The Attorney General of Arizona, citing evidence that Mexican drug trafficking organizations get 60% to 80% of their revenue from marijuana, has suggested that national policymakers debate legalizing marijuana as a way to cripple both Mexican and U.S. gangs. Although he was careful to say he wasn’t advocating legalization, he nevertheless asked the right question: Should marijuana be taxed and regulated like alcohol?
Critics will say legalization might increase drug use. Perhaps. But then again, studies around the world have found that the relative harshness of drug laws matters surprisingly little. After all, rates of illegal drug use in the United States are the same as, or higher than, Europe, despite our more punitive policies. And thirteen U.S. states have already decriminalized marijuana, but marijuana use rates in those states go up and down at roughly the same rates as in other states.
What matters most, of course, is not how many people use marijuana, alcohol or other drugs, but how best to reduce both the harms of drug misuse and the harms of drug control policies. Seventy five years ago Americans recognized that the harms of alcohol misuse had been exceeded by the harms of alcohol Prohibition; they responded by repealing a national amendment for the one and only time in our nation’s history. Hundreds of thousands of Americans die prematurely each year because of cigarette smoking but we’re still wise enough to understand that tough public health strategies produce better overall results than criminal prohibition.
Marijuana is dramatically less dangerous than either alcohol or cigarettes. It’s far less addictive than the latter, and typically consumed in much smaller amounts. It lacks alcohol’s powerful association with violence, accidents and reckless sexual behavior. It’s impossible to die of a marijuana overdose. And the consequences of marijuana addiction, for the small proportion of marijuana consumers who do become addicted, are dramatically less than the consequences of alcohol addiction.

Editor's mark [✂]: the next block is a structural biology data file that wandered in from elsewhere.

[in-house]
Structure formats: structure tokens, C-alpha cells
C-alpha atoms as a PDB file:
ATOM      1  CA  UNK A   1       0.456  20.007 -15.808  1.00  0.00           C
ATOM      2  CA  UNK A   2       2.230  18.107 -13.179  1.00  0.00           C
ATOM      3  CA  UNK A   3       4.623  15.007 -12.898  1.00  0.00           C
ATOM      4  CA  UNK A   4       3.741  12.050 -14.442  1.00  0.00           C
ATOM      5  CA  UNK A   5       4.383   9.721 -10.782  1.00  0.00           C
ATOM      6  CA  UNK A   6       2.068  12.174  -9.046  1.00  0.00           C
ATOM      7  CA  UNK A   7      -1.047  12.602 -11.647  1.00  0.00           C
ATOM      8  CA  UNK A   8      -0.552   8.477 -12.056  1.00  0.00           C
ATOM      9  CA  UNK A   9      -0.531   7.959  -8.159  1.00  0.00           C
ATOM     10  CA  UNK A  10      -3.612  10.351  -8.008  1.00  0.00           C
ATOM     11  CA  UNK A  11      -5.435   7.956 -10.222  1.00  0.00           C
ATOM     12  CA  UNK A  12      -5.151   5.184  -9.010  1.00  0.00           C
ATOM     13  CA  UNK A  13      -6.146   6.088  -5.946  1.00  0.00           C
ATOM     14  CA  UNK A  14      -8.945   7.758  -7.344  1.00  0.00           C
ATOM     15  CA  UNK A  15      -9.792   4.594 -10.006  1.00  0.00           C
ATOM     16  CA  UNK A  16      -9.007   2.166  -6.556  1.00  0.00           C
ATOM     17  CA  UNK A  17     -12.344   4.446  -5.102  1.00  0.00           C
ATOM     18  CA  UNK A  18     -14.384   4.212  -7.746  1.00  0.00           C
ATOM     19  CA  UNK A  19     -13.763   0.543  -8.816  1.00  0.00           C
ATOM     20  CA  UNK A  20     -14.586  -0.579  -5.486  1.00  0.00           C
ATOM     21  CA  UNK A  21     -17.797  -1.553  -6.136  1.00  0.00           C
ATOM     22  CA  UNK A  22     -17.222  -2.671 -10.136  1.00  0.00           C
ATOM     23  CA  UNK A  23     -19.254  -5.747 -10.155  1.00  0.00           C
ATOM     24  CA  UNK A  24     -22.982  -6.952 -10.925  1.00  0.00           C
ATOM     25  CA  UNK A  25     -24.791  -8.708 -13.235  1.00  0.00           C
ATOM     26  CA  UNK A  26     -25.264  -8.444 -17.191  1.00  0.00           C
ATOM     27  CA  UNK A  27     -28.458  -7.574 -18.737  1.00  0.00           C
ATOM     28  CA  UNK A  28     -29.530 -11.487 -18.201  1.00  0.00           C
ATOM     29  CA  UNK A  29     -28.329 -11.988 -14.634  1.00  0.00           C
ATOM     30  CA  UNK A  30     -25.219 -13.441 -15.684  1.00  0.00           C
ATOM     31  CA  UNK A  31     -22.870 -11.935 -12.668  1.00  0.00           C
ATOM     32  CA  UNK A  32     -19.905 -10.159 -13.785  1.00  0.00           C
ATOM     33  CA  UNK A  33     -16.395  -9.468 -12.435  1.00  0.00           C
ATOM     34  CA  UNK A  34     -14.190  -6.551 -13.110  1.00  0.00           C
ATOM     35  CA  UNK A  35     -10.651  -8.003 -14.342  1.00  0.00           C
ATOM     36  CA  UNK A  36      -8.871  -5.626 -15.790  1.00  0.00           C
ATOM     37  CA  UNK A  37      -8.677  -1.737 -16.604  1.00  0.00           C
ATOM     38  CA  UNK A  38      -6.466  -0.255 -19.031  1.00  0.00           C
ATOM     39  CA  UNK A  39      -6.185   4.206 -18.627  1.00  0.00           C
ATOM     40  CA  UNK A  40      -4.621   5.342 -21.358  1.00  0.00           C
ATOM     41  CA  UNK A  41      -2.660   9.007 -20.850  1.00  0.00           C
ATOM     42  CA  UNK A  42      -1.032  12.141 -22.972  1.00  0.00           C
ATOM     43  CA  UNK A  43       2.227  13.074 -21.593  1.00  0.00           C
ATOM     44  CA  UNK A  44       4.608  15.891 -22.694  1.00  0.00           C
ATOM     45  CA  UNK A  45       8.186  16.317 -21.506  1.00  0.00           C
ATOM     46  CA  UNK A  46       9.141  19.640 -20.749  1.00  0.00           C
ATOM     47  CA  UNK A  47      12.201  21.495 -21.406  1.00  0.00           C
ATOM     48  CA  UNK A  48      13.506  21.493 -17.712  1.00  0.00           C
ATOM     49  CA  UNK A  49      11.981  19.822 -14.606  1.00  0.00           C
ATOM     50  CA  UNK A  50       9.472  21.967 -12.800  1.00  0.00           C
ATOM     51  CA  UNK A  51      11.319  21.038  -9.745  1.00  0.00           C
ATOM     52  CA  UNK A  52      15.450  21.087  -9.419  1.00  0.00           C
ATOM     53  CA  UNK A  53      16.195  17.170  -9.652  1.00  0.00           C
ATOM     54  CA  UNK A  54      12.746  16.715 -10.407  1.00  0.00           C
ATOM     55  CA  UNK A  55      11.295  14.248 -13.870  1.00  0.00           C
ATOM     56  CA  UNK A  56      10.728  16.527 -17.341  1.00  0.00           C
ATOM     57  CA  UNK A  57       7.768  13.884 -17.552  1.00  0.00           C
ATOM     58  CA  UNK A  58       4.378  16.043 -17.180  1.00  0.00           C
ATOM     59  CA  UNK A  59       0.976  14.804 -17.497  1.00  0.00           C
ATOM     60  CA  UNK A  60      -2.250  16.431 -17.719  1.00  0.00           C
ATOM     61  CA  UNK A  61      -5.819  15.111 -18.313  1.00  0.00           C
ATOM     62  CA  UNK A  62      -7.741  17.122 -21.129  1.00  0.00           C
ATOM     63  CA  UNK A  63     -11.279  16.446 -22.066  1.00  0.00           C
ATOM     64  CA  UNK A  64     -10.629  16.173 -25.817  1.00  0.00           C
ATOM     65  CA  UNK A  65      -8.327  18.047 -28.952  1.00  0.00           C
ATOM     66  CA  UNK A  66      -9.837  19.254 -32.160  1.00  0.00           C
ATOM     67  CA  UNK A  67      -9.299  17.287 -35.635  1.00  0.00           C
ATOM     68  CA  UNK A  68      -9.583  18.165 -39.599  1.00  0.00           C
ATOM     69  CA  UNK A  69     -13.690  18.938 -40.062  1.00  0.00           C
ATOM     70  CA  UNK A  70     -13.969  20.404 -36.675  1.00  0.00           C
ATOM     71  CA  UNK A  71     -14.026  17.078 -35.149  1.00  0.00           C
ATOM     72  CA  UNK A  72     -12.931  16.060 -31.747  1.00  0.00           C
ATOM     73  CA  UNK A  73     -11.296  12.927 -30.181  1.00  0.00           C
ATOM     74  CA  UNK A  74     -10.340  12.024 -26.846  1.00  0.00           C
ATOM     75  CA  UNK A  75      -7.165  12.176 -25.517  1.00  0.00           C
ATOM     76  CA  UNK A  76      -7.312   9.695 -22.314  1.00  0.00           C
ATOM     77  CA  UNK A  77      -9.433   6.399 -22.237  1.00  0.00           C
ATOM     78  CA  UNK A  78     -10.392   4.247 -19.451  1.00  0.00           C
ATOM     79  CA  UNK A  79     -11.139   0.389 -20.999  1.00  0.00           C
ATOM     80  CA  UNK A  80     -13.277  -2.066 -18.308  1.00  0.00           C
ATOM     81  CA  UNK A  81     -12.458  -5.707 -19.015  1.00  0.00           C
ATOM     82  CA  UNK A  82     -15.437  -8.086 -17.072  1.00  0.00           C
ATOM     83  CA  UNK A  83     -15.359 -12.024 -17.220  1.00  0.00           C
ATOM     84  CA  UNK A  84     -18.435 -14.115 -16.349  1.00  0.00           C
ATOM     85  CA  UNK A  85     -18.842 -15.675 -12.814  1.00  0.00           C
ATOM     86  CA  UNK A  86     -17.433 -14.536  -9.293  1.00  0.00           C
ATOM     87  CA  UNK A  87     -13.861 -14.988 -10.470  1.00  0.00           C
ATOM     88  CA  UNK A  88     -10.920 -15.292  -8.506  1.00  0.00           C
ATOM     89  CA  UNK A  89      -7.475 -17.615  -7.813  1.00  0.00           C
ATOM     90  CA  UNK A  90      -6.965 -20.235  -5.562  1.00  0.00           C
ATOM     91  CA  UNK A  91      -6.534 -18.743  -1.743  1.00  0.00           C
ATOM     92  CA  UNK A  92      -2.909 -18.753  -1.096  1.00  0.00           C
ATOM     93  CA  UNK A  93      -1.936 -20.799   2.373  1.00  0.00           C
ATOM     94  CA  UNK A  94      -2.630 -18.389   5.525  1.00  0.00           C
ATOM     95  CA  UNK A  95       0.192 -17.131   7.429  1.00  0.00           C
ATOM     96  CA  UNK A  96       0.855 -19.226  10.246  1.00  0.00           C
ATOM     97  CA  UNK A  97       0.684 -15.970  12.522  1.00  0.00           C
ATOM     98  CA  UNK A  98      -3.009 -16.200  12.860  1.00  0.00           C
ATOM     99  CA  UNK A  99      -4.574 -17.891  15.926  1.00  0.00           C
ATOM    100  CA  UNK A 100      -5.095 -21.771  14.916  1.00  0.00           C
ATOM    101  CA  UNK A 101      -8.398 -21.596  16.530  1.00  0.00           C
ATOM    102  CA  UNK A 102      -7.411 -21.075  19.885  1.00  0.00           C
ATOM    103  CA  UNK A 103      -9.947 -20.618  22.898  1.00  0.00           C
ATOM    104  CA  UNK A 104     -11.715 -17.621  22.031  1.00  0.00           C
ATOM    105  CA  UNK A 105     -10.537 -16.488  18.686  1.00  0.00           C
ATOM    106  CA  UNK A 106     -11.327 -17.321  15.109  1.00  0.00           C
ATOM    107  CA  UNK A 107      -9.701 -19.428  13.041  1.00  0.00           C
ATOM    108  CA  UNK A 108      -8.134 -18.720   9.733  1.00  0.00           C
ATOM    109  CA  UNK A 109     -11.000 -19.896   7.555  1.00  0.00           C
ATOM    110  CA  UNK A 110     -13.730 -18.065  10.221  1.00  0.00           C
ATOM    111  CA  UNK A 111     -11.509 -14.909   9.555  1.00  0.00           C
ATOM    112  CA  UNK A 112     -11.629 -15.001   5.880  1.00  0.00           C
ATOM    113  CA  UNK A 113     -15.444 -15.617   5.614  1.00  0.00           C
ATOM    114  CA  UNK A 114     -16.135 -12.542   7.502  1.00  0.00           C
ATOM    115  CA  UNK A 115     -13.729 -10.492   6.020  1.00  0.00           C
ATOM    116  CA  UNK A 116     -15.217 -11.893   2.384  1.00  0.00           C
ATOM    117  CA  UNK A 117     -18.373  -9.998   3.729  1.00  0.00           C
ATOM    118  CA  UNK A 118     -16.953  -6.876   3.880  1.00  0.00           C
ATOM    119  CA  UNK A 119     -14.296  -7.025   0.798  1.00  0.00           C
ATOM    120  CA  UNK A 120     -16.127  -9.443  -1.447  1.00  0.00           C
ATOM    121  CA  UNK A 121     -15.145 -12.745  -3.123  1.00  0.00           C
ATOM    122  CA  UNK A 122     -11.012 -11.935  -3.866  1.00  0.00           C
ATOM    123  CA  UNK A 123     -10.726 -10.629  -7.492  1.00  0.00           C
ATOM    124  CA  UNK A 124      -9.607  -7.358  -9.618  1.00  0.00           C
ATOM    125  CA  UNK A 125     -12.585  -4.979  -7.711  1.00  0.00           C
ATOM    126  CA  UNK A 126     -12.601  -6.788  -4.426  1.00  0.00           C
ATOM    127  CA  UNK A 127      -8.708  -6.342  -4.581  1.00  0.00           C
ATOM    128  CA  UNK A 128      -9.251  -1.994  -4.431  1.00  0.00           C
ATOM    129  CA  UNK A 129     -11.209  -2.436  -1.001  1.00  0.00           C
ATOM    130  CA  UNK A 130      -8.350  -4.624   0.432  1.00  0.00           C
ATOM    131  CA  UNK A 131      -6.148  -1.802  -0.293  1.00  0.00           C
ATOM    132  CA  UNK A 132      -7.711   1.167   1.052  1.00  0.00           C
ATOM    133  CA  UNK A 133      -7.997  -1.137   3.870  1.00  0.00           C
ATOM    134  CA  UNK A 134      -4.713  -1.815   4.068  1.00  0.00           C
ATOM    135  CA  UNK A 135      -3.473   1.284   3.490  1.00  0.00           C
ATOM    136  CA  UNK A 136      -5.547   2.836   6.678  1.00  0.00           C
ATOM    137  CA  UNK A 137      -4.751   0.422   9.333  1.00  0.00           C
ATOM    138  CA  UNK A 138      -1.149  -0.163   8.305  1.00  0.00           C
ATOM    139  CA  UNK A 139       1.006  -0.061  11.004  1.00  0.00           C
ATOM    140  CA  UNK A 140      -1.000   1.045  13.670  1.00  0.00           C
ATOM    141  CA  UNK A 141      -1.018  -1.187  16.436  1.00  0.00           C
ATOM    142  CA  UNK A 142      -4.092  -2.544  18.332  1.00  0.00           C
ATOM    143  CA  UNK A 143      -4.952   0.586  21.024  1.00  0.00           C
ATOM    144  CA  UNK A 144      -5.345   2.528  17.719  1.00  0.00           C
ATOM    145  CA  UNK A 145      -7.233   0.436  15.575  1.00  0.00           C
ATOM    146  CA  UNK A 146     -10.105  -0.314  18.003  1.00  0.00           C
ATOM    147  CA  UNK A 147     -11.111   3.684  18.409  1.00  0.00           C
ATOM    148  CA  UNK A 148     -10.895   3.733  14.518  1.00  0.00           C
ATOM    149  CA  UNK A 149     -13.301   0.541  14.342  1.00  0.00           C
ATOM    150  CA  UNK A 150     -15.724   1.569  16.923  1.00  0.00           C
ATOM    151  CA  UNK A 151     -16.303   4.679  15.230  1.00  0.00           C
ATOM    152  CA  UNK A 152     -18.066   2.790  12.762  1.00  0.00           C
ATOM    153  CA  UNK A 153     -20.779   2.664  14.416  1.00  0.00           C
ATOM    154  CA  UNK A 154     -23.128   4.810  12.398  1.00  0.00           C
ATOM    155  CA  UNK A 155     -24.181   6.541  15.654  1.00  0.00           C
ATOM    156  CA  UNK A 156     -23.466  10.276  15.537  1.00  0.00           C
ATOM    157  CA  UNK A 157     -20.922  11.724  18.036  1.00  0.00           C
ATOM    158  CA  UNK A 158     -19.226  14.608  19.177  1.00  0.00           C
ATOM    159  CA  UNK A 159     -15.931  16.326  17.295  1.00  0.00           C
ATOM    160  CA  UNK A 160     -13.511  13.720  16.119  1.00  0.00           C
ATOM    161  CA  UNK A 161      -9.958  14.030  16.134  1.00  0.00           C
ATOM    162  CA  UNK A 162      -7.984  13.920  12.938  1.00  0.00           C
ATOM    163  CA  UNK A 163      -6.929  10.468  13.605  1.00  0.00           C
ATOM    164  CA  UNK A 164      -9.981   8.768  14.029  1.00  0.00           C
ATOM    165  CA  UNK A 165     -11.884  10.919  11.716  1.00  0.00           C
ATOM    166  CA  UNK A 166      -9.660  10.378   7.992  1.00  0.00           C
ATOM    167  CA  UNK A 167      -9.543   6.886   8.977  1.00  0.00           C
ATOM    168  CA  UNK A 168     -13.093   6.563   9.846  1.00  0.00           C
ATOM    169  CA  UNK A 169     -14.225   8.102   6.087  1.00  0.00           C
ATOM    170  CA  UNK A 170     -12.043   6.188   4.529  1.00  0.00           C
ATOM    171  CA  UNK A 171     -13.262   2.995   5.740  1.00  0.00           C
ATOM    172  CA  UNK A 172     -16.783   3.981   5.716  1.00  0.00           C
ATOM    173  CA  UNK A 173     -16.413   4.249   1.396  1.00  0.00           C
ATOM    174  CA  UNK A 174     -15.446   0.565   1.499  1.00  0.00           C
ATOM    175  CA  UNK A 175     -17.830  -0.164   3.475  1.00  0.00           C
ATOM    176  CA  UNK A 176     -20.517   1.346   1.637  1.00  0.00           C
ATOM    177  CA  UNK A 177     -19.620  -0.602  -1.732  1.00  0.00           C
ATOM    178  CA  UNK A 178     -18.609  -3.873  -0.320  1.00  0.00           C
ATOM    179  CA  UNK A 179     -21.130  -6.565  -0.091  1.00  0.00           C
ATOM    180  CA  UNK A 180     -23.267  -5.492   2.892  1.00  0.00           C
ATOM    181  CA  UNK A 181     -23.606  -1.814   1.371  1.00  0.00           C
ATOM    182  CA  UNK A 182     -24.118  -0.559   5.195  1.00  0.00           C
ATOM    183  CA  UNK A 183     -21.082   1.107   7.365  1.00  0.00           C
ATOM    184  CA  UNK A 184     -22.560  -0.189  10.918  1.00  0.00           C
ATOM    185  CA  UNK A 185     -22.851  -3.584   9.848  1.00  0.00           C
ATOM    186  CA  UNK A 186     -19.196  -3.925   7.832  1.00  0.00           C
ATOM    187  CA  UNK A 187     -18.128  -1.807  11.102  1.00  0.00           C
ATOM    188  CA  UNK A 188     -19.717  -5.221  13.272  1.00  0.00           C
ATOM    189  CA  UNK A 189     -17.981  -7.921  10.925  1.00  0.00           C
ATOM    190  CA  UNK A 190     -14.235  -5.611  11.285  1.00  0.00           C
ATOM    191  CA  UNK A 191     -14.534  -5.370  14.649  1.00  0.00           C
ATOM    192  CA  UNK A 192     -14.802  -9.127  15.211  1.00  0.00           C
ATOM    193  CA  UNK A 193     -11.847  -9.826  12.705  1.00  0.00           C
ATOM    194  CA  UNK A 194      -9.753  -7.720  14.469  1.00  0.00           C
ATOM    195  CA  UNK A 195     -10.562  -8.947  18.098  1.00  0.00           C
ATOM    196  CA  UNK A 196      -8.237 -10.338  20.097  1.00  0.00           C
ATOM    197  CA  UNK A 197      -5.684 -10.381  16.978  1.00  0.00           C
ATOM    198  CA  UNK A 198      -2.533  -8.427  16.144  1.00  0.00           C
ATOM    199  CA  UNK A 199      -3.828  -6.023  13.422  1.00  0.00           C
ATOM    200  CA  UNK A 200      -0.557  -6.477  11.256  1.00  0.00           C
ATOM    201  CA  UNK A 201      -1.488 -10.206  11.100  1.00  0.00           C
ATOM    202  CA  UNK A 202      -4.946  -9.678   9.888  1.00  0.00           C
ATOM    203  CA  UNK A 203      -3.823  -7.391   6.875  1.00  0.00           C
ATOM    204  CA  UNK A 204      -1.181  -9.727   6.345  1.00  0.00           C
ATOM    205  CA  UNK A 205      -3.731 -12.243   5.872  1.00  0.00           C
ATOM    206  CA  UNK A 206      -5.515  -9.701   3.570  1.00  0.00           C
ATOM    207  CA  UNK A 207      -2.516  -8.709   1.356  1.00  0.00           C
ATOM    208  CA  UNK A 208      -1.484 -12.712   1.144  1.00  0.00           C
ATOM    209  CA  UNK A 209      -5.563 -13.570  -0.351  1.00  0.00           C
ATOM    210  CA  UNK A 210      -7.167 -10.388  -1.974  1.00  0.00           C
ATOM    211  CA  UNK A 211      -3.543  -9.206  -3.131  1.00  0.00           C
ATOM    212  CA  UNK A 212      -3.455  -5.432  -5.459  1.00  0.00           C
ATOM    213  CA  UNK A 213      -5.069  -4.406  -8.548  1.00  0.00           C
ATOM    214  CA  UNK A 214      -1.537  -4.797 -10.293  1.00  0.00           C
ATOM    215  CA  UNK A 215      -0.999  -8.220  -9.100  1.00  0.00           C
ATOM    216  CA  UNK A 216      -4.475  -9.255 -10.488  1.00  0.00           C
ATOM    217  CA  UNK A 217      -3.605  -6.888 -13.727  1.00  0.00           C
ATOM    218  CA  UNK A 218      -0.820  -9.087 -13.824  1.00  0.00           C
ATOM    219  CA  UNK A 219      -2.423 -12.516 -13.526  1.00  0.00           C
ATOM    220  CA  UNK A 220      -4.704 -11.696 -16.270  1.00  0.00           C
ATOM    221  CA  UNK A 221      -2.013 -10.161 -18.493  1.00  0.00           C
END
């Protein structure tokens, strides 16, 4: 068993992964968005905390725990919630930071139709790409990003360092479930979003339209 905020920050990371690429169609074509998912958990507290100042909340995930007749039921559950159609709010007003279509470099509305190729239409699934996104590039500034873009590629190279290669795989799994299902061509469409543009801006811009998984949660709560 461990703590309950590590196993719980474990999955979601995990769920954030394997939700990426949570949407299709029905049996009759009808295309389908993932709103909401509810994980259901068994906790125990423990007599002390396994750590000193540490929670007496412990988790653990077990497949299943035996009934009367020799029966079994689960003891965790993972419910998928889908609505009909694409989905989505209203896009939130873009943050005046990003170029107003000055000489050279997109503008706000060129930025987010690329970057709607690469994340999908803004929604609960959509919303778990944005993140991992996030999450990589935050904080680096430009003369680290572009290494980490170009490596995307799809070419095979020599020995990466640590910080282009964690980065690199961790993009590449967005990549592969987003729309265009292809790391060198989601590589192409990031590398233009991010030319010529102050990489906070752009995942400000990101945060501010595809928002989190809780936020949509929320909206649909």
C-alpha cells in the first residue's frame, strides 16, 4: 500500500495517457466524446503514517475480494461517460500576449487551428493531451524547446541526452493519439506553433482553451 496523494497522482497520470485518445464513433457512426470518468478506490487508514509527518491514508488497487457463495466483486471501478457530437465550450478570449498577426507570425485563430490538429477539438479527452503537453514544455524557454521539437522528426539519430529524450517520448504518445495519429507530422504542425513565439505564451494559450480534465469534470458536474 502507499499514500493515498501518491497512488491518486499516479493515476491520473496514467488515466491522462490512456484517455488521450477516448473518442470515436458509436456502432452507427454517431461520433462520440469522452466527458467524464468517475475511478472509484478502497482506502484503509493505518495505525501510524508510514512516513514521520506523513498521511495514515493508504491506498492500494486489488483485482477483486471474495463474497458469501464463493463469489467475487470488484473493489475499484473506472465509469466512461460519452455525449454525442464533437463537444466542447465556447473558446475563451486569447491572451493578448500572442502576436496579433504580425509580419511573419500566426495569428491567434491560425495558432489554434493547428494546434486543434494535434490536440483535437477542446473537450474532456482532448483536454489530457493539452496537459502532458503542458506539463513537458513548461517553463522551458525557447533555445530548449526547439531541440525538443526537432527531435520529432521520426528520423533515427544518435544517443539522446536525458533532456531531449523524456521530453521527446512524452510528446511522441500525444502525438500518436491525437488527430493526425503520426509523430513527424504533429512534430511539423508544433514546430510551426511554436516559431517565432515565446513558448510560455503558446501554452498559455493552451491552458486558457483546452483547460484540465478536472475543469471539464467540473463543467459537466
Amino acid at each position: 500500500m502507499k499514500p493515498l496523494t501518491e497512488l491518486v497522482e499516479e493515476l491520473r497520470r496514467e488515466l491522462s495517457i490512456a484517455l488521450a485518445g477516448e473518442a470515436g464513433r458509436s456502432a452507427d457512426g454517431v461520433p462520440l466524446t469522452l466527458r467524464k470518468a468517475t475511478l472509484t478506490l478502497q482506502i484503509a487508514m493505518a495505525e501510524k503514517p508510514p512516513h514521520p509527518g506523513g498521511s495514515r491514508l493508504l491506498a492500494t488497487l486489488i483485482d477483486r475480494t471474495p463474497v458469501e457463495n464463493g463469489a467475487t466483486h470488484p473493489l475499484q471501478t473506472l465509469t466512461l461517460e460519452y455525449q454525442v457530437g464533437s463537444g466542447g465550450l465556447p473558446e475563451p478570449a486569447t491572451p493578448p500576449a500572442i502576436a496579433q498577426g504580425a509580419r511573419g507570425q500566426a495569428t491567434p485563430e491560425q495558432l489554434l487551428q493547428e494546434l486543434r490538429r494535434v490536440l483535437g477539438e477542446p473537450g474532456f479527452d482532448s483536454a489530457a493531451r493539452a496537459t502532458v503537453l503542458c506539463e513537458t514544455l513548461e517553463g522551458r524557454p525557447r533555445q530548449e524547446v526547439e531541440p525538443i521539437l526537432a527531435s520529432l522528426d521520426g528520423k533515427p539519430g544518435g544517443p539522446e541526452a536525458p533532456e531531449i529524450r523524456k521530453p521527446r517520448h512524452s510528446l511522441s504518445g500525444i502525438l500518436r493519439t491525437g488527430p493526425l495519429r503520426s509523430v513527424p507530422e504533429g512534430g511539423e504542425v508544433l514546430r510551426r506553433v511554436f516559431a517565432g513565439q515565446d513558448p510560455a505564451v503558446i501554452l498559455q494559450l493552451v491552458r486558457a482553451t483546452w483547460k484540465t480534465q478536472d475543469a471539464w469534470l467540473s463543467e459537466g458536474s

With Mexico in crisis, U.S. prisons packed beyond capacity, and state and federal deficits soaring, the time has come to at least consider taxing and regulating marijuana. A 2005 study endorsed by hundreds of economists found that legalizing marijuana could save approximately $7.7 billion a year in government expenditures. Taxing it like alcohol or tobacco could generate another $6.2 billion in revenue. That’s enough to hire almost 350,000 new elementary school teachers or put 290,000 new police officers on the street. No one would hate the new policy more than Mexico’s drug traffickers; after all, they’d be out of business.
Forty percent of all Americans say it’s time to legalize marijuana. In some western states, support for legalization is approaching fifty percent. If ever there were a time for politicians to open up this debate, it is now.
Bill Piper is director of national affairs for the Drug Policy Alliance.
Ethan Nadelmann is founder and executive director of the Drug Policy Alliance.
By Bill Piper and Ethan Nadelmann
Posted March 23, 2009.